An “unknown” sexually transmitted infection is far more common among women from black and minority ethnic backgrounds and deprived communties, new research has found.
The study, carried out by Preventx, the UK’s largest provider of remote sexual health testing, warned trichomonas vaginalis often occurs with no symptoms.
If the infection is left untreated, it can boost the chances of getting HIV, as well as triggering problems for pregnant women, researchers said.
The report found five per cent of women from Black, Black British, Caribbean, or African backgrounds who had vaginal discharge – which is a key symptom of trichomonas vaginalis – tested positive for the infection.
This is in comparison to three per cent of white women with vaginal discharge testing positive, while four per cent of all women tested positive for the STI.
Preventx, which works with over 70 NHS local authorities, discovered trichomonas vaginalis effects more than double as many asymptomatic women from Black, Black British, Caribbean, or African backgrounds as asymptomatic white British women.
The study, which is the first of its kind, also found trichomonas vaginalis is is more common than gonorrhoea among Britons who are heterosexual.
Dr John White, Preventx’s medical director, said: “Trichomoniasis is a relatively unknown STI amongst the general population, but it can cause significant pain and discomfort.
“I know from the patients in my care that it can also cause a lot of emotional distress for the person infected too. Women, in particular, can remain infected for years – and their distressing symptoms are often misdiagnosed or dismissed.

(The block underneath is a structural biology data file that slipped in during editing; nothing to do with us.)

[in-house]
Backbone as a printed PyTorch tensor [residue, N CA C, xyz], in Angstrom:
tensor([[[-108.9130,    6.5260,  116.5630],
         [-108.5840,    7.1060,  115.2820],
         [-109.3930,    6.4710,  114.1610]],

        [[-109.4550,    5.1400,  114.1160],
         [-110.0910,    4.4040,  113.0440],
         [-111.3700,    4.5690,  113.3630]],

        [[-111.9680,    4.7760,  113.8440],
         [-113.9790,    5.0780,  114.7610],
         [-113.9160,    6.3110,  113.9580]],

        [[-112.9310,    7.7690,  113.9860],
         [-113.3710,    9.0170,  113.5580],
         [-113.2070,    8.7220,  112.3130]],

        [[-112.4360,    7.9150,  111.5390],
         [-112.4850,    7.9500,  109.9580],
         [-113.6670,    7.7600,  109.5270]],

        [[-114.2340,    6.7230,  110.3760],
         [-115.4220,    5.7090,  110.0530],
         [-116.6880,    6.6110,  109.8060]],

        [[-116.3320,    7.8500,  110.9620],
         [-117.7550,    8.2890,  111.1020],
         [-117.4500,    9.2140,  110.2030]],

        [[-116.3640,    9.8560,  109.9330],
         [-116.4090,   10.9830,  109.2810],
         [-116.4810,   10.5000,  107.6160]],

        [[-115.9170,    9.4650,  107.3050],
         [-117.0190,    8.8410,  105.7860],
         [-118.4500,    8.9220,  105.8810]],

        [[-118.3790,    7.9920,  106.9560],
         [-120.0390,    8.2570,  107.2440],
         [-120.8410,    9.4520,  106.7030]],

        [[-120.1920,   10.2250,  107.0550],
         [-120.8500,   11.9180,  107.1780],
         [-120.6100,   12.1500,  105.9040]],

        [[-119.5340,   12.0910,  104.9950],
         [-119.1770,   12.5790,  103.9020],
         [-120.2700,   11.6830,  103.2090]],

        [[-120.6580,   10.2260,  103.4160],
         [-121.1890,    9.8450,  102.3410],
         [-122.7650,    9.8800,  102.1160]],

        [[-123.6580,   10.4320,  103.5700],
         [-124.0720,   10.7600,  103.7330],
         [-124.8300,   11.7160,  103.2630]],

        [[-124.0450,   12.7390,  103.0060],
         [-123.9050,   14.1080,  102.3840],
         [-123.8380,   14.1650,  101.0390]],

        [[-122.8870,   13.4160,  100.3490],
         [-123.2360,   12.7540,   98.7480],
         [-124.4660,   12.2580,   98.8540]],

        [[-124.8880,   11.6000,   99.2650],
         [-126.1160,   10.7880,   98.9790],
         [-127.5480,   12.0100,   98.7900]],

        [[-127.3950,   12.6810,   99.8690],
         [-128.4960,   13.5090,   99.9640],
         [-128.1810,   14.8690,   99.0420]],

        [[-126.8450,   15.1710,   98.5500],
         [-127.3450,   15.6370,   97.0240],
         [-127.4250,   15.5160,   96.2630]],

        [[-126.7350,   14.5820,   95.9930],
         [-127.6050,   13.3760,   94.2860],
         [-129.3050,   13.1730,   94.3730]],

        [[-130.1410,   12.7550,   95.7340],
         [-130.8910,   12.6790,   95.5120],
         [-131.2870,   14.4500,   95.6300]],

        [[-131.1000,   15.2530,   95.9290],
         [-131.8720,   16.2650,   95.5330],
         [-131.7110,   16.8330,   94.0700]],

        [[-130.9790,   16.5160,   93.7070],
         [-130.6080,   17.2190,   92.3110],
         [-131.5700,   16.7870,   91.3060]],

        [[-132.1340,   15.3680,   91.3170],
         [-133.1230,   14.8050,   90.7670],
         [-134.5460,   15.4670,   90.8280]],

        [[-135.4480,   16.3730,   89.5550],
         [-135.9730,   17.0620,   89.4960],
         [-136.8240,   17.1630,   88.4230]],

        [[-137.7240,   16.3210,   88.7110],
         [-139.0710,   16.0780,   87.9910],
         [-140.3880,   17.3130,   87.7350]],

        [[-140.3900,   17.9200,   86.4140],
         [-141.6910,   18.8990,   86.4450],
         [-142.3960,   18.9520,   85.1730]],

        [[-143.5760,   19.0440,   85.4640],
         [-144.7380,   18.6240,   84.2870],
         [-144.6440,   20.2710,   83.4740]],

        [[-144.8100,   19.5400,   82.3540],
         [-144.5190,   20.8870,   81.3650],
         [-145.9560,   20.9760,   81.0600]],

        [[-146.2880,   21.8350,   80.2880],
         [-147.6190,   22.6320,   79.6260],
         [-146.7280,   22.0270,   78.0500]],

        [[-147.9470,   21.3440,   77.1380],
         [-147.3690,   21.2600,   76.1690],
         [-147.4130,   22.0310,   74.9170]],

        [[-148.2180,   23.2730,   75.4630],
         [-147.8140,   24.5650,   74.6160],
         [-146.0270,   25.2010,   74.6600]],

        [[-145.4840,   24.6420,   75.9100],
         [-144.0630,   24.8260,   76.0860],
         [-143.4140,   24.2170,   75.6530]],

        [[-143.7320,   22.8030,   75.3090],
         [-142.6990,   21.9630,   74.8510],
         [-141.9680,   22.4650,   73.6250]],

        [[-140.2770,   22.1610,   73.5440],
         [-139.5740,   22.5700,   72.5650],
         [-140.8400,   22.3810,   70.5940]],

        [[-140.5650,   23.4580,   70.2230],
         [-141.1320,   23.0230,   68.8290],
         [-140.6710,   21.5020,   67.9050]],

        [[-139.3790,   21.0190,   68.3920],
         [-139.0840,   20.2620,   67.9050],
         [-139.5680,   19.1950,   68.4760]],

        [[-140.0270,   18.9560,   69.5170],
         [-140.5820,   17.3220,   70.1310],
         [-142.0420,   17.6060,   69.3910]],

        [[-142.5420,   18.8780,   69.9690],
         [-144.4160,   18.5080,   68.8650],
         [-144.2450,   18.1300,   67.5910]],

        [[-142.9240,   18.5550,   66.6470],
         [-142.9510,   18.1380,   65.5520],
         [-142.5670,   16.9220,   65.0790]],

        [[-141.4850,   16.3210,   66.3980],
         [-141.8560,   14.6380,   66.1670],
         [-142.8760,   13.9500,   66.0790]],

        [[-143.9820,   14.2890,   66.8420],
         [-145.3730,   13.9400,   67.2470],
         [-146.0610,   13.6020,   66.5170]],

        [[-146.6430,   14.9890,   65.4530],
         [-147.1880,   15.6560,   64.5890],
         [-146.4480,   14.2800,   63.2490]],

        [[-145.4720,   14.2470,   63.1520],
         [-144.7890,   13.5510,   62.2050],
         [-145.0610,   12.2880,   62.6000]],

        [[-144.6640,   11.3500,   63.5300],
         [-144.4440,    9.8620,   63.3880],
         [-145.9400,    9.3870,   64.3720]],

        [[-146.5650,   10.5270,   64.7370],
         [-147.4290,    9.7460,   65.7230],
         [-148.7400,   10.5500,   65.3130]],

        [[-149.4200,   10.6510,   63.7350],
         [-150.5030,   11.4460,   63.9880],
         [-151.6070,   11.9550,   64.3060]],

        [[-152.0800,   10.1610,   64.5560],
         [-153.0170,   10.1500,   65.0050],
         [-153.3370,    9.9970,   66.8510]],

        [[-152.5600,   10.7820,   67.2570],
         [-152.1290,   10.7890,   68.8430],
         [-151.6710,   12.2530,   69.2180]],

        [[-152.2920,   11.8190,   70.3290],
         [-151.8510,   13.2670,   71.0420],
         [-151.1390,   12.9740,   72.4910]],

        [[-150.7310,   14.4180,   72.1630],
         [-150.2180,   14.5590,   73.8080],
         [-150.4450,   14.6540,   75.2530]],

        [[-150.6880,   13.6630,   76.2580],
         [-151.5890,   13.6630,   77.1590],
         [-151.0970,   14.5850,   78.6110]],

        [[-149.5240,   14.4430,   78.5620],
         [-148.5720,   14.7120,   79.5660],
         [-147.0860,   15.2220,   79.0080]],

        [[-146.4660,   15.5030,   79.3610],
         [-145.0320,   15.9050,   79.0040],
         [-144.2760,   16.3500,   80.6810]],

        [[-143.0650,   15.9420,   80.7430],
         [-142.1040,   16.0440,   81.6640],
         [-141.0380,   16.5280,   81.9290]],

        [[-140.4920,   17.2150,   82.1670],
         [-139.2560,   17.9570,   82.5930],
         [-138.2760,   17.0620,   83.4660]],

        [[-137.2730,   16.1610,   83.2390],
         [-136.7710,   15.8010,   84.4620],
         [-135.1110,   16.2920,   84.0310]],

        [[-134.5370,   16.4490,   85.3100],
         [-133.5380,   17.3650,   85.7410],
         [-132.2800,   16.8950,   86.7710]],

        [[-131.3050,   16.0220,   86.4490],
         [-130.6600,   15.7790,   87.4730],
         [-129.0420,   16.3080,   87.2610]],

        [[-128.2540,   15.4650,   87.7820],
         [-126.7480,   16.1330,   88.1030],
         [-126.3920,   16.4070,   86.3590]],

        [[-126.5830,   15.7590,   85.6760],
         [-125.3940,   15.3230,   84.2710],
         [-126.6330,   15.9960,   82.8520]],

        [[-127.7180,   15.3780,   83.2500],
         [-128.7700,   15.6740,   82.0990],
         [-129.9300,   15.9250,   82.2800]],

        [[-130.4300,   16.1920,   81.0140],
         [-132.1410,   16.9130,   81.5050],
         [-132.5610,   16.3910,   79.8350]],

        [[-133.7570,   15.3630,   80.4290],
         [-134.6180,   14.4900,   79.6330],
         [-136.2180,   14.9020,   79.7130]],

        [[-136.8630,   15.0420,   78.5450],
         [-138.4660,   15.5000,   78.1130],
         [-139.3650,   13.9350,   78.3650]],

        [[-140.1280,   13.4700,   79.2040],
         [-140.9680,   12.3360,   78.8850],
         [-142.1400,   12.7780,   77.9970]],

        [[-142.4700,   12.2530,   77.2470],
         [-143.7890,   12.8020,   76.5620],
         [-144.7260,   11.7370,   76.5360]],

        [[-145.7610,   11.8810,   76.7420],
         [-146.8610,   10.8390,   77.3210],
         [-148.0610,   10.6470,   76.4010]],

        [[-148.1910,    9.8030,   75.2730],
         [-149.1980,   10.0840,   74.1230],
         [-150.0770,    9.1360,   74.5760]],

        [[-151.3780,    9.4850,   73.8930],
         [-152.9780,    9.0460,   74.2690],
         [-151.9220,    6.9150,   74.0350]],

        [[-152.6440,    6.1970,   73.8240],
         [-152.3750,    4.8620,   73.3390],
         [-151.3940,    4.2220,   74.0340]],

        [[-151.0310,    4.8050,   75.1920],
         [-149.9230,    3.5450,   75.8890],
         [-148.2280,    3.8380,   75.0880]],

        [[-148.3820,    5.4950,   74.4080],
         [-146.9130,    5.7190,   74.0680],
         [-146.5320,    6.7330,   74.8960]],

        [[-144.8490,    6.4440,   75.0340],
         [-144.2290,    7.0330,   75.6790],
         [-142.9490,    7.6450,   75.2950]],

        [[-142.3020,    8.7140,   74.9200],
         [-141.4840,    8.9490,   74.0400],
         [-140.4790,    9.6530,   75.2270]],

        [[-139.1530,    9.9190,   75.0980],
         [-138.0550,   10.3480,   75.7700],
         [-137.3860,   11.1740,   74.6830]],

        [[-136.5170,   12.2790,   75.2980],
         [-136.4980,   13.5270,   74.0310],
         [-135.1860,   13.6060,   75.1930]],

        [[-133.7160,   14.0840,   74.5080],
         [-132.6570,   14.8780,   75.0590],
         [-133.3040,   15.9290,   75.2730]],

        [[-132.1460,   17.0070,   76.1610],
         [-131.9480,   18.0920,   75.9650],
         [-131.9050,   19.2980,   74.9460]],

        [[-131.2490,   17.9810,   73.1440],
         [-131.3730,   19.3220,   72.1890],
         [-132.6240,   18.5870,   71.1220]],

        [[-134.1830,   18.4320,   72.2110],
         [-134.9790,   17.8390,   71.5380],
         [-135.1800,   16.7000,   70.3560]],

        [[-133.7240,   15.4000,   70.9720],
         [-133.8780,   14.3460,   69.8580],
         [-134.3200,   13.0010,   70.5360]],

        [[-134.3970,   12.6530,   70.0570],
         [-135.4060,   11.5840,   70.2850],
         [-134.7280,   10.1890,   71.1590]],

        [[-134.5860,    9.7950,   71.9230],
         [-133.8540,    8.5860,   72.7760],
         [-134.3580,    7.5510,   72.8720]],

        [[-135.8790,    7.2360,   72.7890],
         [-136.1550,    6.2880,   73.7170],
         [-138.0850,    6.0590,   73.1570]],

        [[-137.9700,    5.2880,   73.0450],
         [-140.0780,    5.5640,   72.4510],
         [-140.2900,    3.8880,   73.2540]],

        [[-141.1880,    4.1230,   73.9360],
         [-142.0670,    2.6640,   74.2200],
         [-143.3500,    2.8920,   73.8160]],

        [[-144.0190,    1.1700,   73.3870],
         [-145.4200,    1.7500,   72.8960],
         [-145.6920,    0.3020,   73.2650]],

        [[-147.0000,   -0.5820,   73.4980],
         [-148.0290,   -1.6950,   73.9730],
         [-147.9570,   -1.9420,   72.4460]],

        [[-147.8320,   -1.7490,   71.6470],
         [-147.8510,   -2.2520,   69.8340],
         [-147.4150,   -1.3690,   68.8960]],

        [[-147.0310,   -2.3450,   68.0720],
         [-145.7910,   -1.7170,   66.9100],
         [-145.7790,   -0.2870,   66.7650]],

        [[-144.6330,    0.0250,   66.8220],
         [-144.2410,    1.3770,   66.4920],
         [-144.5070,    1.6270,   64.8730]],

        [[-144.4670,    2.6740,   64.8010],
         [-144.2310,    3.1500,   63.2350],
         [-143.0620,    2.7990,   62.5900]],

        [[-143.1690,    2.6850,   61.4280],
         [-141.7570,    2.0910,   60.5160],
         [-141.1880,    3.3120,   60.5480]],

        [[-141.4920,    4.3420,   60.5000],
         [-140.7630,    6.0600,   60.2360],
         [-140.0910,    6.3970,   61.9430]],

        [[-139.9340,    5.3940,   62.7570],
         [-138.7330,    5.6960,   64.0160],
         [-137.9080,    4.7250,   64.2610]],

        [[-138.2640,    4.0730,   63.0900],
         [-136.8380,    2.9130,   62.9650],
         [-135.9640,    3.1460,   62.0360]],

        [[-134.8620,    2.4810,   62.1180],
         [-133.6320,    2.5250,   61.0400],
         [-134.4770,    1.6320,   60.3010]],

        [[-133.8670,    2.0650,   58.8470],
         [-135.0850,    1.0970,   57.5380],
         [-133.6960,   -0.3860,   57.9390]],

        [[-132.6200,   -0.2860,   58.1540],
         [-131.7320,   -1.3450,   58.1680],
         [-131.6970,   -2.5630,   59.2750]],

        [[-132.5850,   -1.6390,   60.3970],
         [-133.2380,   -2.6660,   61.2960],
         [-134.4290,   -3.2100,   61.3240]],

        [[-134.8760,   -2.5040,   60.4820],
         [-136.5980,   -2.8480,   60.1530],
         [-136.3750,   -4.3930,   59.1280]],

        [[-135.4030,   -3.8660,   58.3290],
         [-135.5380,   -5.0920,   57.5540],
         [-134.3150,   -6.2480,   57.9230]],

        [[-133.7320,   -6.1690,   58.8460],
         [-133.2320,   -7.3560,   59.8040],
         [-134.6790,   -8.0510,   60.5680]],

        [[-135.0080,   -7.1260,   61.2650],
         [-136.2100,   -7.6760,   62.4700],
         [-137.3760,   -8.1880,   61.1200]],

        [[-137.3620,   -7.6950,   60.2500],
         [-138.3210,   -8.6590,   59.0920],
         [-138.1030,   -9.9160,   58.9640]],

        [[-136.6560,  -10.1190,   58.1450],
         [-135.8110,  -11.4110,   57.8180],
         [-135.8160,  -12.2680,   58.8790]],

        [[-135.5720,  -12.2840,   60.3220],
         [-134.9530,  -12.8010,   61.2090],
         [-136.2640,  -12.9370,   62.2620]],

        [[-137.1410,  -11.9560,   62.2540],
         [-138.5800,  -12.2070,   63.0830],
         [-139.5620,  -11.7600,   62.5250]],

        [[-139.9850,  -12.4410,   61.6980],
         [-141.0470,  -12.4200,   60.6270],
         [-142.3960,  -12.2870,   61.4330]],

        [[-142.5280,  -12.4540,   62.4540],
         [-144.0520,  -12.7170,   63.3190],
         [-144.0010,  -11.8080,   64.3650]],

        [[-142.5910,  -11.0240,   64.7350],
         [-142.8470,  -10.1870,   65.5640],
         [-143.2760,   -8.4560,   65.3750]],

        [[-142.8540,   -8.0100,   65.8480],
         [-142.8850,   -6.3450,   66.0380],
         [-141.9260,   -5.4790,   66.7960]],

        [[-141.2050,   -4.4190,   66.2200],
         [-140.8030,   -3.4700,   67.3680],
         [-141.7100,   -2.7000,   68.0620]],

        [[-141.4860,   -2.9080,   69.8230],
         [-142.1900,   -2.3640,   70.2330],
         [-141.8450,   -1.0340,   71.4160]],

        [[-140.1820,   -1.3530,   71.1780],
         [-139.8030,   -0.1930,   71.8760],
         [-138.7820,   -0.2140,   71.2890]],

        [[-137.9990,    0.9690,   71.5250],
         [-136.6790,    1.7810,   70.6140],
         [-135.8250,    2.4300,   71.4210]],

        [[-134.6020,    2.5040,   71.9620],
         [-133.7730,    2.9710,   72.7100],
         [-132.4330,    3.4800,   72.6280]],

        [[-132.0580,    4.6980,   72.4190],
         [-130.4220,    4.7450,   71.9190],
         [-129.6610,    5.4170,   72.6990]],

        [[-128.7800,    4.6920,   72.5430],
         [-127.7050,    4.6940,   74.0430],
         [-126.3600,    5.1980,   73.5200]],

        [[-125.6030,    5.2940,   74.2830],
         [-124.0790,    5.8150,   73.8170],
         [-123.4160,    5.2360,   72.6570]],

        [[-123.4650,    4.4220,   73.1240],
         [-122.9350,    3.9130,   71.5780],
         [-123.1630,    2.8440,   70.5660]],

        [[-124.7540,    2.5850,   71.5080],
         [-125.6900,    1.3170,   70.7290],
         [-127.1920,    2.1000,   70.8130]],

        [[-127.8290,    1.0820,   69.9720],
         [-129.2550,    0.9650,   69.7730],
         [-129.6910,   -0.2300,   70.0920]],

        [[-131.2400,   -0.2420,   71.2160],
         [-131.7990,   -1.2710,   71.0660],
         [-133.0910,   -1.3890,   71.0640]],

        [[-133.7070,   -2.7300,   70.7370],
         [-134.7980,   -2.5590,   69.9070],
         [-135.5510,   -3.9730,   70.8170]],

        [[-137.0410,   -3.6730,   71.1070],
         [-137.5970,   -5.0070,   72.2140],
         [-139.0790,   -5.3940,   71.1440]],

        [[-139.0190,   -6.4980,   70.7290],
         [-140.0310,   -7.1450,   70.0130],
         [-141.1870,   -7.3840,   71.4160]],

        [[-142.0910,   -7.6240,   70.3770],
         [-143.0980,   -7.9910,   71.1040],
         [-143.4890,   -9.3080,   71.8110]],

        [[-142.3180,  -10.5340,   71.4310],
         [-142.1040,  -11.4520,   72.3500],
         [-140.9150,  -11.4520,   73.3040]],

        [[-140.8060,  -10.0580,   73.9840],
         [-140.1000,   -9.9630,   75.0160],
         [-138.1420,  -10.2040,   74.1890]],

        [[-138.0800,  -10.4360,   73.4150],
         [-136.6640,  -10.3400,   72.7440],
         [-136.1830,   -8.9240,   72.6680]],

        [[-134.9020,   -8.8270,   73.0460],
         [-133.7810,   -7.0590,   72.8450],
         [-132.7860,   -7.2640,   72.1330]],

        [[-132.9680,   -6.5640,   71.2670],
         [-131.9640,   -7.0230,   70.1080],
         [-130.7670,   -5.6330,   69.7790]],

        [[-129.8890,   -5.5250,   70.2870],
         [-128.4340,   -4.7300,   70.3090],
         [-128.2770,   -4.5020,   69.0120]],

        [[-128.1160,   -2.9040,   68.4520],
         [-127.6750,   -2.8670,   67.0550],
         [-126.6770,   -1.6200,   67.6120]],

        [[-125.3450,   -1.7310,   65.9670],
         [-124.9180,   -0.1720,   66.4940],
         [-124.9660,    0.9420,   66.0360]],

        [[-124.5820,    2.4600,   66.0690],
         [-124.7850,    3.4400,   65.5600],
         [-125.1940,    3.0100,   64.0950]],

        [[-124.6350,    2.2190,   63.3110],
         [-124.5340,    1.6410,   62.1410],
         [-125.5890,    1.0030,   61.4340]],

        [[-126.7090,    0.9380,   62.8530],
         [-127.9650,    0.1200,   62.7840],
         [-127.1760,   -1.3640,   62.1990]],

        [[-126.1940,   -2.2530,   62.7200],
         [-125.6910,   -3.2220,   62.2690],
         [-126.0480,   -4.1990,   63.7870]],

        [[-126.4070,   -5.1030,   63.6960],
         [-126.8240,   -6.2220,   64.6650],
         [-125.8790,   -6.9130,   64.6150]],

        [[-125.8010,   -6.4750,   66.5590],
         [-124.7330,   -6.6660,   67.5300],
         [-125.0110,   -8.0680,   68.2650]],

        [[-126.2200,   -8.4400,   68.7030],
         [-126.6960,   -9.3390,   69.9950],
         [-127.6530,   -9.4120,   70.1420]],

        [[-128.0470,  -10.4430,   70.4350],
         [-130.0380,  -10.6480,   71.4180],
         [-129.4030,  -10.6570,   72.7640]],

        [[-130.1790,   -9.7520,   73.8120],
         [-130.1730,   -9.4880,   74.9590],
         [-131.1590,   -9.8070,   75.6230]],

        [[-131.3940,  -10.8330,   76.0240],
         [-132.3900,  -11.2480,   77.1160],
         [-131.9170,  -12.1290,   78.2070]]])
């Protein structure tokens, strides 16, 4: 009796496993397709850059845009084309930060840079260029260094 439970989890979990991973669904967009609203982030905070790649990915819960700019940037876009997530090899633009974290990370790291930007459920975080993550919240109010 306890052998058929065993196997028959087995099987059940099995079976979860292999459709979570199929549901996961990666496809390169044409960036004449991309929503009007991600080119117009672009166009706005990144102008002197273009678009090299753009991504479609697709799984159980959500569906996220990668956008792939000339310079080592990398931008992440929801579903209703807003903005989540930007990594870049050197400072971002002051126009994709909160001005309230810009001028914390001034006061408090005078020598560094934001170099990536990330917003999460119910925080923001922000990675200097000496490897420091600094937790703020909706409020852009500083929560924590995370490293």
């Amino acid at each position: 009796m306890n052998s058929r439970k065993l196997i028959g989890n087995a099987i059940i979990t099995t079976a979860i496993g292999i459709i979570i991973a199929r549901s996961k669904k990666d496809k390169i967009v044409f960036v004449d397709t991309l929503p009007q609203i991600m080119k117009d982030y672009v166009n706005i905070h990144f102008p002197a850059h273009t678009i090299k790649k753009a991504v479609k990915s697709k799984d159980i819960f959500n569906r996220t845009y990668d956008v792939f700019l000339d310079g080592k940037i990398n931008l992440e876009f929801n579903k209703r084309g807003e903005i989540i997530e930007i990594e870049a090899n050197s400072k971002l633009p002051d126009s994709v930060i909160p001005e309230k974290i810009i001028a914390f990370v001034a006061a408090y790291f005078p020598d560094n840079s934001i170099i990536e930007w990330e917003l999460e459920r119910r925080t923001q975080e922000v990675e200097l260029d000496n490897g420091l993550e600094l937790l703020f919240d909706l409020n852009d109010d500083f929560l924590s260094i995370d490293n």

“If untreated, TV can also increase the chance of acquiring HIV in at-risk communities, as well as cause complications in pregnancy.”
Dr White, who is a consultant physician in sexual health and HIV working in Northern Ireland, noted the fresh data demonstrates “worryingly high positivity rates” but explained the STI can “easily be diagnosed” with remote testing.
He added: “It is vital that more high-quality trichomonas vaginalis testing is carried out across the UK, helping us to understand more about the distribution of this infection. This will allow us to address the consequences of undiagnosed trichomonas vaginalis and reduce transmission.”
The report found six per cent of symptomatic women in the most deprived quintile tested positive for trichomonas vaginalis, which is substantially more than the 1.4 per cent rate of positivity seen in the least deprived quintile. Researchers analysed data from 8,676 women across six different English local authority areas who carried out remote STI tests.
Trichomonas vaginalis can be straightforwardly treated with antibiotics but a subsequent test is advised to make sure the infection has disappeared. Researchers warned high-quality testing for trichomonas vaginalis is not presently conducted as standard practice in Britain.
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